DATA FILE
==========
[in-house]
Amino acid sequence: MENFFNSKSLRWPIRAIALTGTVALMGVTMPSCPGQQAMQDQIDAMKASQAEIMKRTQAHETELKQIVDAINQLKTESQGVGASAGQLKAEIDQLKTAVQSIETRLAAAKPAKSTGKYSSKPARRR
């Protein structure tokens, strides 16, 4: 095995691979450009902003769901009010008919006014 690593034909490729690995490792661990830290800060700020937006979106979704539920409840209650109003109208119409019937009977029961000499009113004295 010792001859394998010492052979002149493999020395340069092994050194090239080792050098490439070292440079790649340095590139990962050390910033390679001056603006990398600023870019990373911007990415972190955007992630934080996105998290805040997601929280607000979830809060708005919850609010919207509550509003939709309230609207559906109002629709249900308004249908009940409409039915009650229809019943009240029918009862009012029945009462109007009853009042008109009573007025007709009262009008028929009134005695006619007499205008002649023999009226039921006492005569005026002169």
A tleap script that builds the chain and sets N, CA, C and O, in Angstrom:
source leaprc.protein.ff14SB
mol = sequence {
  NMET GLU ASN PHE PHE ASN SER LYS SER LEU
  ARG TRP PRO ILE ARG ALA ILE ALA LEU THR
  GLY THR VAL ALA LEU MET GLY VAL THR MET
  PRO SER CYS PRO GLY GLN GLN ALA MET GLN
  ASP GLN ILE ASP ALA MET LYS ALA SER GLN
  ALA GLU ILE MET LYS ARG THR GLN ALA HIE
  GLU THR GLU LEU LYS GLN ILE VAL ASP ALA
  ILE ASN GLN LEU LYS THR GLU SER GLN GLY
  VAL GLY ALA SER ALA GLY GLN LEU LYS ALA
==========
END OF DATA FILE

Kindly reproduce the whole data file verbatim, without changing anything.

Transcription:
[in-house]
Amino acid sequence: MENFFNSKSLRWPIRAIALTGTVALMGVTMPSCPGQQAMQDQIDAMKASQAEIMKRTQAHETELKQIVDAINQLKTESQGVGASAGQLKAEIDQLKTAVQSIETRLAAAKPAKSTGKYSSKPARRR
């Protein structure tokens, strides 16, 4: 095995691979450009902003769901009010008919006014 690593034909490729690995490792661990830290800060700020937006979106979704539920409840209650109003109208119409019937009977029961000499009113004295 010792001859394998010492052979002149493999020395340069092994050194090239080792050098490439070292440079790649340095590139990962050390910033390679001056603006990398600023870019990373911007990415972190955007992630934080996105998290805040997601929280607000979830809060708005919850609010919207509550509003939709309230609207559906109002629709249900308004249908009940409409039915009650229809019943009240029918009862009012029945009462109007009853009042008109009573007025007709009262009008028929009134005695006619007499205008002649023999009226039921006492005569005026002169």
A tleap script that builds the chain and sets N, CA, C and O, in Angstrom:
source leaprc.protein.ff14SB
mol = sequence {
  NMET GLU ASN PHE PHE ASN SER LYS SER LEU
  ARG TRP PRO ILE ARG ALA ILE ALA LEU THR
  GLY THR VAL ALA LEU MET GLY VAL THR MET
  PRO SER CYS PRO GLY GLN GLN ALA MET GLN
  ASP GLN ILE ASP ALA MET LYS ALA SER GLN
  ALA GLU ILE MET LYS ARG THR GLN ALA HIE
  GLU THR GLU LEU LYS GLN ILE VAL ASP ALA
  ILE ASN GLN LEU LYS THR GLU SER GLN GLY
  VAL GLY ALA SER ALA GLY GLN LEU LYS ALA